Being critical of Christmas cakes and silly hats is a legitimate response to that cognitive dissonance -- "It looks like Christmas... but it isn't Christmas like I remember/long for it..." and frankly, I sympathize. It wouldn't much surprise me if the people attacking Brian in the comments are simply exhibiting their OWN way of coping with the far-from-home culture shock, assuming they ARE far from home, by biding no negativity, or reacting to it so defensively.

And after all that preachifying, here's the best picture of the night:

Saw reflection of blue christmas lights in metal sign. favorite hidden treasure. Whoever can find where I took this, and send me a similar picture, or post it on their blog, wins a cookie.


Now I'm off: I'll be on the road a bit, so I might not post again until next week. If you really miss me, you can read me in Korean Newsweek (assuming you read Korean) or the English original (at Roboseyo), and also at Wonju Wife, talking about why I still believe in Santa Claus.


Brian said...

Nice work on that Newsweek article. I hadn't noticed the original post.

I may add this to the Christmas post I did . . . but when I think of Christmas in Korea I am reminded of the "uncanny valley." Here's what wikipedia says:
The uncanny valley hypothesis holds that when robots and other facsimiles of humans look and act almost like actual humans, it causes a response of revulsion among human observers. The "valley" in question is a dip in a proposed graph of the positivity of human reaction as a function of a robot's lifelikeness.

No, I'm not saying Koreans are humanoids. What I mean is, I think we're well-adjusted enough to enjoy and appreciate Korean holidays. But in the case of Korean Christmas---or Korean coffee, or Korean "Western" food, or whatever---the uncanny valley comes into play. A lot of the features of Christmas are aped---lights, holiday music, snowmen, etc.---but the result isn't affection but revulsion because we focus more on what's "wrong" than what's familiar.

What's puzzling about CHristmas in Korea is that it seems to have no . . . well, no reason for it. Like you said, the religious roots aren't there. Fair enough, back home many people don't consider it a sacred holiday anymore. Hell, when I think of Christmas back home I think of trees, decorations, lights . . . and of course dinner with family, singing Christmas carols, watching the snow, and all that stuff.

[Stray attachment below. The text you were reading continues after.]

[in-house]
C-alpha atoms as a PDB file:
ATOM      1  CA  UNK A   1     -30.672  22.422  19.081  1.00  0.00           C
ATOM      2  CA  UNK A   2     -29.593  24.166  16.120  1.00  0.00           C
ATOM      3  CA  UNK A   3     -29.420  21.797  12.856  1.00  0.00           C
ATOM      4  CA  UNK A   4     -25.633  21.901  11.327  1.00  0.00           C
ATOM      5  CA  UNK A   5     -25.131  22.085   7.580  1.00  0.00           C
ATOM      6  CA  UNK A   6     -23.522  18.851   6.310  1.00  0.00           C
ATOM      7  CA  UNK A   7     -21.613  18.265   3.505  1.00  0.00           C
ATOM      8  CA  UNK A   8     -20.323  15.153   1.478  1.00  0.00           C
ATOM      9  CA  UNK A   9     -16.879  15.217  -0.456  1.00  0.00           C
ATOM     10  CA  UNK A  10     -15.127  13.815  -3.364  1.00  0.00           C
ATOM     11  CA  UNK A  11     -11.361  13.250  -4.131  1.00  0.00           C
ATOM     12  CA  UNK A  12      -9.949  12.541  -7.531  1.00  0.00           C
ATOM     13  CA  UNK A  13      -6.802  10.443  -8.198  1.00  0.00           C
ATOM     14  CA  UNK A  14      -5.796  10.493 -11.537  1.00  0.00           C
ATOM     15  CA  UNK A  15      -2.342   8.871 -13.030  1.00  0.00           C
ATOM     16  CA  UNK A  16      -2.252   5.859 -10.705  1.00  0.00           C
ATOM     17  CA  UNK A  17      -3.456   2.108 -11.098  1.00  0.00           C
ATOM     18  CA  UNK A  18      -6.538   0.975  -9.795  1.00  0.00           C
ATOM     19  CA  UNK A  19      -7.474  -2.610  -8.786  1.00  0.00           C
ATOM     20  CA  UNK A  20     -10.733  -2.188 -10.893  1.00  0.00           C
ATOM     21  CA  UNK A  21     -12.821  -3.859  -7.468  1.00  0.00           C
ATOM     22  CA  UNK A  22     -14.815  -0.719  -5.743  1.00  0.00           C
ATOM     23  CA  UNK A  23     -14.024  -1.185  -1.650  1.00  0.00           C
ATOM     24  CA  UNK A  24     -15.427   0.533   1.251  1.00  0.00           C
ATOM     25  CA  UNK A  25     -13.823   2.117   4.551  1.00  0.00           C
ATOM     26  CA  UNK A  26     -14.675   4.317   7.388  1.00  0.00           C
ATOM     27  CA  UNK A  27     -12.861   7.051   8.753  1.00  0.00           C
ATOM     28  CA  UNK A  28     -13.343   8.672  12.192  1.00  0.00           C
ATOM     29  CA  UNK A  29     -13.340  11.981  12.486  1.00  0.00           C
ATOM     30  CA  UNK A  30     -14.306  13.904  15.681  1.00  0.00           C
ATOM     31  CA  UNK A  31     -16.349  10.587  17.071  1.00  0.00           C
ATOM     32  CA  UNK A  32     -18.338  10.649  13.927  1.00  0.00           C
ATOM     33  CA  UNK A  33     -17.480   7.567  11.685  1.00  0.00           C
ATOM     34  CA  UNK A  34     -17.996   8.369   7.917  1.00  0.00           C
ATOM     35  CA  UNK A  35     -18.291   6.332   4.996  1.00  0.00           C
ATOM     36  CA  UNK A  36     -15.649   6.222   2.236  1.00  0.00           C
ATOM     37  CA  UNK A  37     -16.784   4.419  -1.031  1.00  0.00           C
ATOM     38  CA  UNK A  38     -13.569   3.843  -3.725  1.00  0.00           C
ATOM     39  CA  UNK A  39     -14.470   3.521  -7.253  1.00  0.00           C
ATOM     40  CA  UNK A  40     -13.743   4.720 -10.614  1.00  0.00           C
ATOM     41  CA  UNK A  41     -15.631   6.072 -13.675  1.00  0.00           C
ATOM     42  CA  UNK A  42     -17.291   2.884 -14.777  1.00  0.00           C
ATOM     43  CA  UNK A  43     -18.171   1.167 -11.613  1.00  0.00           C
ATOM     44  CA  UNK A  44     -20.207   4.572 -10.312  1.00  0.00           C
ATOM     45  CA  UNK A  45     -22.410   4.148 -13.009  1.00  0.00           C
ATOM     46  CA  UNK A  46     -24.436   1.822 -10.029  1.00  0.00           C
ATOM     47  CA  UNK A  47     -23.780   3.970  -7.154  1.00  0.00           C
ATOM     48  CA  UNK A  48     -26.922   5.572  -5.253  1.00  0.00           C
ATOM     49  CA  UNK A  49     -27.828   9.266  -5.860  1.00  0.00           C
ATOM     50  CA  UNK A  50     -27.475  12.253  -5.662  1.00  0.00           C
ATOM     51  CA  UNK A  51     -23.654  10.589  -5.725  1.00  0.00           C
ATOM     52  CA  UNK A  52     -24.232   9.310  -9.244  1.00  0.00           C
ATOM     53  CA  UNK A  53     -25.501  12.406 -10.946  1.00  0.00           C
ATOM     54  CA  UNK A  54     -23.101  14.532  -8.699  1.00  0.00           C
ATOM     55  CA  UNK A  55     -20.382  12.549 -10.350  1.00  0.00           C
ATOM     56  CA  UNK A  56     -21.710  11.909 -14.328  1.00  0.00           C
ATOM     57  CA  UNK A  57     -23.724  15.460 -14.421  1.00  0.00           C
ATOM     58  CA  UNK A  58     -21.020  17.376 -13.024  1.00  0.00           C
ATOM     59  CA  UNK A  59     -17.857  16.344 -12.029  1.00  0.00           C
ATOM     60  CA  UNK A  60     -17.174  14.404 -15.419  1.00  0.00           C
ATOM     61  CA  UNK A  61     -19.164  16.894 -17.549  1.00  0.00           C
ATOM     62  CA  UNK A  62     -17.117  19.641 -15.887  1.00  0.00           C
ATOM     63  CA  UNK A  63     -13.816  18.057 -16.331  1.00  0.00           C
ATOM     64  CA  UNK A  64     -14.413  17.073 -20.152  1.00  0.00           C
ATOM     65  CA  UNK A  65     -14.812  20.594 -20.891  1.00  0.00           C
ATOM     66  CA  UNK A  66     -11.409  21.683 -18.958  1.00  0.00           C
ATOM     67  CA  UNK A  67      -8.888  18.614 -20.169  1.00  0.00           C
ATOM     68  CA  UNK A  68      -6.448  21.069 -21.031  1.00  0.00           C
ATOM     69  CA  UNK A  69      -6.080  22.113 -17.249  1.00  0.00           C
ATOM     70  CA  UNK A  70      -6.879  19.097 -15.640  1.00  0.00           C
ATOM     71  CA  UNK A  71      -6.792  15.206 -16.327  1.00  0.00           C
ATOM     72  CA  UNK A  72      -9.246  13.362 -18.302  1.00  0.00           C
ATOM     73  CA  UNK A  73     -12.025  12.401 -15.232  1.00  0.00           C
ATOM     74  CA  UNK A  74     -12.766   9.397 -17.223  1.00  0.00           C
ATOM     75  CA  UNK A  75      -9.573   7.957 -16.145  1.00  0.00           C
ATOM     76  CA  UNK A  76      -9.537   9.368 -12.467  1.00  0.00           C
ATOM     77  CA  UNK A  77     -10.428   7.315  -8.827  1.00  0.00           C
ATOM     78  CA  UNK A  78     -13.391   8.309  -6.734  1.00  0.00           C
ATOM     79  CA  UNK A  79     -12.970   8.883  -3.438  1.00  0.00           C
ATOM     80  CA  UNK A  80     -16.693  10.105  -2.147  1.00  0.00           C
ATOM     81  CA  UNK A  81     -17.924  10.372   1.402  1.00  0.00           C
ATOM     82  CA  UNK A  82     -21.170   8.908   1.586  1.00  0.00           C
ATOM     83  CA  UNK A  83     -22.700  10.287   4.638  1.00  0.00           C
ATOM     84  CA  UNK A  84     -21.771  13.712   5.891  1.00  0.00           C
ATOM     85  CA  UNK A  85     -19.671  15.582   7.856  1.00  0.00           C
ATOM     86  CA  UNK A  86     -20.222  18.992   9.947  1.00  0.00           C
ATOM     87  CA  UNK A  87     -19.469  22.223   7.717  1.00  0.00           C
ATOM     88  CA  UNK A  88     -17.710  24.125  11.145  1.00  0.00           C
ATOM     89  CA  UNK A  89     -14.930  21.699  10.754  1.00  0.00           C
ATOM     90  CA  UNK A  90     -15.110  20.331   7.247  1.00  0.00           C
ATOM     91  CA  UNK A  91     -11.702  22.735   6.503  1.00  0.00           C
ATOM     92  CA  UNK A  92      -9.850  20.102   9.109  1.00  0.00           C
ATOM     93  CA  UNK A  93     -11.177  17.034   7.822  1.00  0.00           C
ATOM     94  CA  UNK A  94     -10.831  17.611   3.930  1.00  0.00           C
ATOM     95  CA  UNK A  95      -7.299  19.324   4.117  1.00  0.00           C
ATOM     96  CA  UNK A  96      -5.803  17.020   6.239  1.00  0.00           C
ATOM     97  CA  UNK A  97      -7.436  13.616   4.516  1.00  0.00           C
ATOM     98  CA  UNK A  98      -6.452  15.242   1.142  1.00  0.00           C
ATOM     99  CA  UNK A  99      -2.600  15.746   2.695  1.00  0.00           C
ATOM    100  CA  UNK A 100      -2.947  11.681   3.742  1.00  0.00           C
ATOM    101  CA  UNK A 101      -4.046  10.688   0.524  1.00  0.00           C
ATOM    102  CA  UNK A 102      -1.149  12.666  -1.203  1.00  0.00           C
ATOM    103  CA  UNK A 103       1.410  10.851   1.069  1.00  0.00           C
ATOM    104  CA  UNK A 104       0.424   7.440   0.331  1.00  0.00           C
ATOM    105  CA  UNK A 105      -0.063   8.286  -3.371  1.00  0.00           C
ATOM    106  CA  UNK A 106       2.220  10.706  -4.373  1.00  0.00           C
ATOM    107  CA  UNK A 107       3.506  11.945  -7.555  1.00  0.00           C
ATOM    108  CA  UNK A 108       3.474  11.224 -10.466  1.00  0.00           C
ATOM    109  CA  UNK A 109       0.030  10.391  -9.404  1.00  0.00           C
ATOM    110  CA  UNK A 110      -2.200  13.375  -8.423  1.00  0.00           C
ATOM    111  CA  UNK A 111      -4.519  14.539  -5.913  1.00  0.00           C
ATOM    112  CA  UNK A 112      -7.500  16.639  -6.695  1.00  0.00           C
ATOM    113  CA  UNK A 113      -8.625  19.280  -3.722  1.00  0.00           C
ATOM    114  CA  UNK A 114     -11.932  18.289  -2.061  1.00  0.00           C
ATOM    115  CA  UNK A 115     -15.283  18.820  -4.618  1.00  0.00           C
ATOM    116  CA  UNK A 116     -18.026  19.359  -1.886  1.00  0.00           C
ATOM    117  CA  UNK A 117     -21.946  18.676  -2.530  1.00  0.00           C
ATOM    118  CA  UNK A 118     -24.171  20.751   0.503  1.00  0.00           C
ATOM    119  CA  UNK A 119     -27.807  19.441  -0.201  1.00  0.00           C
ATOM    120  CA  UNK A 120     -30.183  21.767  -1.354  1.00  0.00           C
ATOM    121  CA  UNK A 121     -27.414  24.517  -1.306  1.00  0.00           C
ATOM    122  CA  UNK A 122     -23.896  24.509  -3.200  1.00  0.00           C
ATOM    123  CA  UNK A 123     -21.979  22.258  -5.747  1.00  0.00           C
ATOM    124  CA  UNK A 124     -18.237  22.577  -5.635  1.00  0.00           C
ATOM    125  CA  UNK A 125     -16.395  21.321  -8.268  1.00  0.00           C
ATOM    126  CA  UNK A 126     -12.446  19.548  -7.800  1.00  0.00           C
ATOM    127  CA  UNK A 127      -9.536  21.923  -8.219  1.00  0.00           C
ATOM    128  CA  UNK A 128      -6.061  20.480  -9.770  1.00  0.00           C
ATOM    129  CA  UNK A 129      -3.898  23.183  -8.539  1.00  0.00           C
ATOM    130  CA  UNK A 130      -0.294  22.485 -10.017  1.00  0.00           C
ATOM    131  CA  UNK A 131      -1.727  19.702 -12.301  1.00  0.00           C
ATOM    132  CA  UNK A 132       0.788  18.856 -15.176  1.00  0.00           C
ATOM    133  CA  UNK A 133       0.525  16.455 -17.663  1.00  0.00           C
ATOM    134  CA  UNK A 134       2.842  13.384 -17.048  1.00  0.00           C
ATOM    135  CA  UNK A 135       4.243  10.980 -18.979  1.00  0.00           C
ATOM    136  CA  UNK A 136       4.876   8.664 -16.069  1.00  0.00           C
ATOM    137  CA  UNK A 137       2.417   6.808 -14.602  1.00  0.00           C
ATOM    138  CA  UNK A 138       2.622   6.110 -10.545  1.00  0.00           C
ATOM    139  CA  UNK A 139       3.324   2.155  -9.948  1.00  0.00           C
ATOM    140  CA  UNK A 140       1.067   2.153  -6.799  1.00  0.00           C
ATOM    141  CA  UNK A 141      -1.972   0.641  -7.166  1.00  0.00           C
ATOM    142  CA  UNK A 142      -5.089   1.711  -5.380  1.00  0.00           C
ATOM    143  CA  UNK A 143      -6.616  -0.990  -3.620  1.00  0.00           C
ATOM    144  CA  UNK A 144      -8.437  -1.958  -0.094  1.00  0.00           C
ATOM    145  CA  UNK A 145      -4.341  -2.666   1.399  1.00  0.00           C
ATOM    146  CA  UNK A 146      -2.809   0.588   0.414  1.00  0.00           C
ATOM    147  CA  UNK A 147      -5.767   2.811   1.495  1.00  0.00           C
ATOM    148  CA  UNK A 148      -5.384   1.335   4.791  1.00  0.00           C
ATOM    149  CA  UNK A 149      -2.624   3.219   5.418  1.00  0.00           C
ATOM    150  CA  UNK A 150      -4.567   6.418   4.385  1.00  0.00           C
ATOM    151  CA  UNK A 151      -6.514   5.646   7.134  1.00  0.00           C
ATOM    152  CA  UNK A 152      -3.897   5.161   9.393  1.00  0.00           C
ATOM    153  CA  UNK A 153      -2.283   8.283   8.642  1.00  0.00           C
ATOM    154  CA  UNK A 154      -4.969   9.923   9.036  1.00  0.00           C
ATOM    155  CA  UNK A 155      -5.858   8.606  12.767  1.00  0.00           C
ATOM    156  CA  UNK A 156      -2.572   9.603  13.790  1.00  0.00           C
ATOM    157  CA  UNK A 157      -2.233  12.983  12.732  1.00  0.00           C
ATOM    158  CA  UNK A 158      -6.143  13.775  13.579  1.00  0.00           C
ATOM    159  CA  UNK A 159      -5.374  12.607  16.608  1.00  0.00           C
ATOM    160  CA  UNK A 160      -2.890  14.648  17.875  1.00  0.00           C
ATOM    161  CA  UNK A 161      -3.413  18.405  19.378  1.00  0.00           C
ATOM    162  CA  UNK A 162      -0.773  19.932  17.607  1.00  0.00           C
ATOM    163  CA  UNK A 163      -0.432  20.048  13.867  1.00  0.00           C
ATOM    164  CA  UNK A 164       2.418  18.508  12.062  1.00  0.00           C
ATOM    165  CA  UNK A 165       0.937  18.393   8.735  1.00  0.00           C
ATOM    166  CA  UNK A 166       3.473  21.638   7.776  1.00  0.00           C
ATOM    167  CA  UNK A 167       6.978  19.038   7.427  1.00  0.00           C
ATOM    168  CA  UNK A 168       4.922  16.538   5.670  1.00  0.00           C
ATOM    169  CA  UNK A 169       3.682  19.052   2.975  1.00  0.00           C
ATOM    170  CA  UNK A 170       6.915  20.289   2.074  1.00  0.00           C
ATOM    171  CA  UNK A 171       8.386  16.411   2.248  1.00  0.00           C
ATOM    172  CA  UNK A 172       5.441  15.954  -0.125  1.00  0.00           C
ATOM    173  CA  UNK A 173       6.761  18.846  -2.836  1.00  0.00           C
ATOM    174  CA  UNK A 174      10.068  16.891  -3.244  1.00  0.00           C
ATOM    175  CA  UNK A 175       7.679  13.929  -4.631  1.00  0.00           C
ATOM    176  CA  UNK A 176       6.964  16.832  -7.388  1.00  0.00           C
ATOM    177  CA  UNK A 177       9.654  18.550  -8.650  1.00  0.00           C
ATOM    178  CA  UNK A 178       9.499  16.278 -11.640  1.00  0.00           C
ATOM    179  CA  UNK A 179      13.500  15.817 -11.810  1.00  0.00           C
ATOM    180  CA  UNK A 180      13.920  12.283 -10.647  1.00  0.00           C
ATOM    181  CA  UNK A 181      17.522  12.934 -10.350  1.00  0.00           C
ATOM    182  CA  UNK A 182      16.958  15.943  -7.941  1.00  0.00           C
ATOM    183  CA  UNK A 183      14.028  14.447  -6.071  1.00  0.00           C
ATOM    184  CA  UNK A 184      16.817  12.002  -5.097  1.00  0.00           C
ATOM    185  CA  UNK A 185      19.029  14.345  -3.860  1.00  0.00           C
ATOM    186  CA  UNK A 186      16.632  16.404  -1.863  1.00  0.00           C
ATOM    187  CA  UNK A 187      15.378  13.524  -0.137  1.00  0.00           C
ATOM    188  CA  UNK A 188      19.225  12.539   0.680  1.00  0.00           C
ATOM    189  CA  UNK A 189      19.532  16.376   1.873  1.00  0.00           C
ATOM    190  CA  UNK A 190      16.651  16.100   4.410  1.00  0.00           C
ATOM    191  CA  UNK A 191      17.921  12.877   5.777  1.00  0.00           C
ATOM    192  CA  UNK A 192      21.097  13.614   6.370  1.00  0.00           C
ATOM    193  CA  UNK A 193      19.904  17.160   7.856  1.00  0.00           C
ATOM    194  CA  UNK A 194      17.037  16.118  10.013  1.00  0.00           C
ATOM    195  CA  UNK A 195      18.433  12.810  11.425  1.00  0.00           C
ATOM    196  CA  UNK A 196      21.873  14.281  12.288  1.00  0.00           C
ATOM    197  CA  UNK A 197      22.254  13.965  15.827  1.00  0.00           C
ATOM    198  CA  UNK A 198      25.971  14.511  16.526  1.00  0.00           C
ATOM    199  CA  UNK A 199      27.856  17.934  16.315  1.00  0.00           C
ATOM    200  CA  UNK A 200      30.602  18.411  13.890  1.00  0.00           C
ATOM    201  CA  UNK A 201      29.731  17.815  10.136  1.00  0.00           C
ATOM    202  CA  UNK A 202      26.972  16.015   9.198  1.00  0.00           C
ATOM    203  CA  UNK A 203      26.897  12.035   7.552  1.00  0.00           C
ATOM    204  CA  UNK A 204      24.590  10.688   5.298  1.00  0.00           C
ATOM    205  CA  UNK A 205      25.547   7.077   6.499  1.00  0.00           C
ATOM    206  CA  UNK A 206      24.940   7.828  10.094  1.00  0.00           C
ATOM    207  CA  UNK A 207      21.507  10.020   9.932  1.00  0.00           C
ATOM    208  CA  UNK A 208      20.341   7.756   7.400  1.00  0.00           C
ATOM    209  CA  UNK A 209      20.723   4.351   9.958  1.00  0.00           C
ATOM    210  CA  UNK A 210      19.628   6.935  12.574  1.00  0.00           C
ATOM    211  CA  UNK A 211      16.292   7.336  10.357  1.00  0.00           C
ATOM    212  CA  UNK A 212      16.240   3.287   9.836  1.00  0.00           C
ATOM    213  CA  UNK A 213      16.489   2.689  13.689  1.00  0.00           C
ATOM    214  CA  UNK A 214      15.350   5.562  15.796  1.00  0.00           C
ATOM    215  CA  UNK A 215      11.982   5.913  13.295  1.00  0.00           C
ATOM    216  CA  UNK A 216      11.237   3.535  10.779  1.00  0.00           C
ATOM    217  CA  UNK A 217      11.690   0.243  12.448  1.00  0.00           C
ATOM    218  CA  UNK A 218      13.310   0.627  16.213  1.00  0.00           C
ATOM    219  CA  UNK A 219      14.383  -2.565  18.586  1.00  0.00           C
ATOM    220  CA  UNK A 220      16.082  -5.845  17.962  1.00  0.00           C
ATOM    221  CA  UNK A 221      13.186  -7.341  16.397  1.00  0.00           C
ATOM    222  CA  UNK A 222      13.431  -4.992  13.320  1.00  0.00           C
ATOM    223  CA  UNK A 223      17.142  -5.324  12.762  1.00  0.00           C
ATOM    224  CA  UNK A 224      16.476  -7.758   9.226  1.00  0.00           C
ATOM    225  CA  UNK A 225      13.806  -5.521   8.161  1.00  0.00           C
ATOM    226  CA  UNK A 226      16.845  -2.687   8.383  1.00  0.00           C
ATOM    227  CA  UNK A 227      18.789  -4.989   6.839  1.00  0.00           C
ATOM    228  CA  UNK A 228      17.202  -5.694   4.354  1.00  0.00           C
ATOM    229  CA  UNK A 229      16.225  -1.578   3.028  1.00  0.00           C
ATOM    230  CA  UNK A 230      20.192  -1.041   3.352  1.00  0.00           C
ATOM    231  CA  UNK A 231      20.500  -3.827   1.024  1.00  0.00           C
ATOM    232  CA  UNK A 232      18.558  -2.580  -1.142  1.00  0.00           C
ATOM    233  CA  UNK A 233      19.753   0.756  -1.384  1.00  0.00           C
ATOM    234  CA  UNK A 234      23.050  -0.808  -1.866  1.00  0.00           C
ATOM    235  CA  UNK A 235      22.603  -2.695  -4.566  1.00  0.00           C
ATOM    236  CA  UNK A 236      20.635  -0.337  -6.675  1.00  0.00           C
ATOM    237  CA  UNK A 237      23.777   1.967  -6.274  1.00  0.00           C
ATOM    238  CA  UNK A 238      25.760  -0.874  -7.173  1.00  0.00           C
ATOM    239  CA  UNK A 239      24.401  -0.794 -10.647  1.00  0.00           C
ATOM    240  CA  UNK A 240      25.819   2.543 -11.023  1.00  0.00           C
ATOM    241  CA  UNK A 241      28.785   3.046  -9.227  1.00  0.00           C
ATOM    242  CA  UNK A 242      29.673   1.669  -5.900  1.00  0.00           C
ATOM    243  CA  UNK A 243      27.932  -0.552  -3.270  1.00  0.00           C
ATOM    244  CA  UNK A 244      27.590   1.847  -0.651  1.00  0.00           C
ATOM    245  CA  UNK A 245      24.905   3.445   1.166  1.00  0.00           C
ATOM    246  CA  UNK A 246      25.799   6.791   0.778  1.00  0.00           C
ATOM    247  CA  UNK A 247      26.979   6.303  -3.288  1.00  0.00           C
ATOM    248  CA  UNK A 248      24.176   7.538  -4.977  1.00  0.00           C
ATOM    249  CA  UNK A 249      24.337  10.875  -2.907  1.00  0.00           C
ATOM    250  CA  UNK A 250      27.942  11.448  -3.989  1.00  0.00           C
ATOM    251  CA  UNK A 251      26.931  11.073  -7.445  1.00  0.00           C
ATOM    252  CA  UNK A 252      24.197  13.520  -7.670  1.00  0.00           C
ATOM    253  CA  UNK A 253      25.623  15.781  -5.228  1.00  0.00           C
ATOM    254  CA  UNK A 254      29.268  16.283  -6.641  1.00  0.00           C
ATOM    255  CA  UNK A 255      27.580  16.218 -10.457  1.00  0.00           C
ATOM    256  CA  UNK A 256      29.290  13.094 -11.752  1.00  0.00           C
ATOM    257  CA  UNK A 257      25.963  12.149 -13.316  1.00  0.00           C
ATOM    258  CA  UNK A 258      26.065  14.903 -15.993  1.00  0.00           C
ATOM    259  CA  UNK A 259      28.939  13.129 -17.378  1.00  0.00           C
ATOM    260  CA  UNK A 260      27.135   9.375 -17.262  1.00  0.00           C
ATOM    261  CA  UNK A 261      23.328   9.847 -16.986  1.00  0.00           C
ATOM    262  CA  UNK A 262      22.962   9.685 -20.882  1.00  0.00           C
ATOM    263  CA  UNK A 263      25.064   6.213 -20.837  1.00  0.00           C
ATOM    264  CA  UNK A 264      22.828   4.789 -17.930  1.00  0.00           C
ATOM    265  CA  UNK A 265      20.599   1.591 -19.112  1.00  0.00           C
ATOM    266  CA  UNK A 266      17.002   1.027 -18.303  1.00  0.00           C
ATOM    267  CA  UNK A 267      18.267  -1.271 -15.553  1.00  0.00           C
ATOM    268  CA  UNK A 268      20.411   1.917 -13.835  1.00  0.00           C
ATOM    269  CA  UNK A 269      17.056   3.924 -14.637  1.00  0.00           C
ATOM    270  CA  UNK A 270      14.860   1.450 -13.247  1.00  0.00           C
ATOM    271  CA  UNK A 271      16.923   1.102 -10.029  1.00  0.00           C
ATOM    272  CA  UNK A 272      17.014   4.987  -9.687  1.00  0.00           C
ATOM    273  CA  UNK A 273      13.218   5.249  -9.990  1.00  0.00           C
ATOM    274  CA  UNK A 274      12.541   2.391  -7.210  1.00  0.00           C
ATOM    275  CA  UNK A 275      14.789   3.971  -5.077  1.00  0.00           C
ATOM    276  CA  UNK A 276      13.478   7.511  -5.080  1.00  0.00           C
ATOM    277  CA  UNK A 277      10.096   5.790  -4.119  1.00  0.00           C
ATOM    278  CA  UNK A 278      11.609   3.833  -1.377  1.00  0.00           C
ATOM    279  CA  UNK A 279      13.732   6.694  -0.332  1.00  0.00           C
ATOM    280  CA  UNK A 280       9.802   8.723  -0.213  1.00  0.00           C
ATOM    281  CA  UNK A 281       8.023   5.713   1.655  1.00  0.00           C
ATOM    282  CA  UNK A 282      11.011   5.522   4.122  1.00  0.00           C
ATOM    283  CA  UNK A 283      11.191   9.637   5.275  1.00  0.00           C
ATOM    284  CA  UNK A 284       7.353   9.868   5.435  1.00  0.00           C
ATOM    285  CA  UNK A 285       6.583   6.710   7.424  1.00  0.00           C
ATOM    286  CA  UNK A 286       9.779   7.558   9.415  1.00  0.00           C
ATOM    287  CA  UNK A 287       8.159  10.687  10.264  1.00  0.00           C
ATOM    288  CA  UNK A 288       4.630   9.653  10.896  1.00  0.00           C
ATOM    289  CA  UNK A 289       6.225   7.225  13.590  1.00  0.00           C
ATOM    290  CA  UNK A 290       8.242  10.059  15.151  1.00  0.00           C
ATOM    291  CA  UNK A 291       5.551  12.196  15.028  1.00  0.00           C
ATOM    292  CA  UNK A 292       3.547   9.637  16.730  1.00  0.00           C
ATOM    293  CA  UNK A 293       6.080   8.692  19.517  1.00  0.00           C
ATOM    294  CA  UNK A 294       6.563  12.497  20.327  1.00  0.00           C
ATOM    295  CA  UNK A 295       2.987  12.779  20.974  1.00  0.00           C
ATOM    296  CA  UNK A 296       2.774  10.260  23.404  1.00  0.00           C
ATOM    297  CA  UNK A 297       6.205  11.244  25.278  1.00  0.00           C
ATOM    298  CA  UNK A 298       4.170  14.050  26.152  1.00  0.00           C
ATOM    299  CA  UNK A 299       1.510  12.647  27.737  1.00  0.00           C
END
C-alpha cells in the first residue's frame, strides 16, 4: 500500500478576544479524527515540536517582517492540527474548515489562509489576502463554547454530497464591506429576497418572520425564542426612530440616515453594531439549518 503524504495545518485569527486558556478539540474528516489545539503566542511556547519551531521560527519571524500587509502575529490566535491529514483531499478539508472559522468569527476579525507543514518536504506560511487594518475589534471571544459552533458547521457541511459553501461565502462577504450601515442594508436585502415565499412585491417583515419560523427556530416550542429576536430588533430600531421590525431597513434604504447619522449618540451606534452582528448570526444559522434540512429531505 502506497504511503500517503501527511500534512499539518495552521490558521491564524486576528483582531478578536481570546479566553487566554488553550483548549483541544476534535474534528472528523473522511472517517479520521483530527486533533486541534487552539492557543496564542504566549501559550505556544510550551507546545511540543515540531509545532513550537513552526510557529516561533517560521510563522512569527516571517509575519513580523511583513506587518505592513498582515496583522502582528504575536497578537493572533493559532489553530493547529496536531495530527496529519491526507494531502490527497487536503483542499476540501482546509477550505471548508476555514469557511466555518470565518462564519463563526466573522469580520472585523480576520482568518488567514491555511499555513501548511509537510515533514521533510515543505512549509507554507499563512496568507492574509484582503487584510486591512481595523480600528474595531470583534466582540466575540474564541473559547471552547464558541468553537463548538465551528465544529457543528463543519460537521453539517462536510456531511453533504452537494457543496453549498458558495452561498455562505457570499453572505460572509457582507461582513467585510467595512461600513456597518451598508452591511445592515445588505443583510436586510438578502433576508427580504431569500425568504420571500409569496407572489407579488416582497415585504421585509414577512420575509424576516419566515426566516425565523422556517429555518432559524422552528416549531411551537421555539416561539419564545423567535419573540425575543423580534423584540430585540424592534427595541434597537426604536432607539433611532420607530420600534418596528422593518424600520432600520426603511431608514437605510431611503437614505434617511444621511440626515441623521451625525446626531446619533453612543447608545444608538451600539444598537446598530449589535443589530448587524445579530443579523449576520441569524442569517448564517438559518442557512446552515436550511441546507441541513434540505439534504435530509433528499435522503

But Korean Christmas doesn't even harken back to THAT. So I ask what I think is a legitimate question: what's the point of Christmas in Korea? I don't think it's "irrational," as AK says, to be bothered by our most important holiday being reduced to snowman hats, Christmas cake, and painful performances of Jinglebell Lock.

Roboseyo said...

Yeah. I actually retro-dated the newsweek thing, and posted it just today. Thanks.

I think the uncanny valley is a good description.

Mark said...

Merry Christmas!
This is my first Christmas in Seoul. It was 9pm, and I suddenly got the urge to decorate my room with tinsel and what not, for more of the Christmas feeling I get every year. So I went to Emart at Sindorim, below Techno Mart at 10pm. I searched the whole shop.. Nothing, barely any Christmas items to be seen. I felt so down after that.

조안나 said...

Yes, I agree that North of the Han river is far superior to south of the Han river. It looks beautiful now with all the lights, I wish I were in Seoul now to see it all. Maybe they'll leave the lights up one more month so I can see them when I come back...

iCopter said...

quam delicia. Gratius transeo proxumum annum.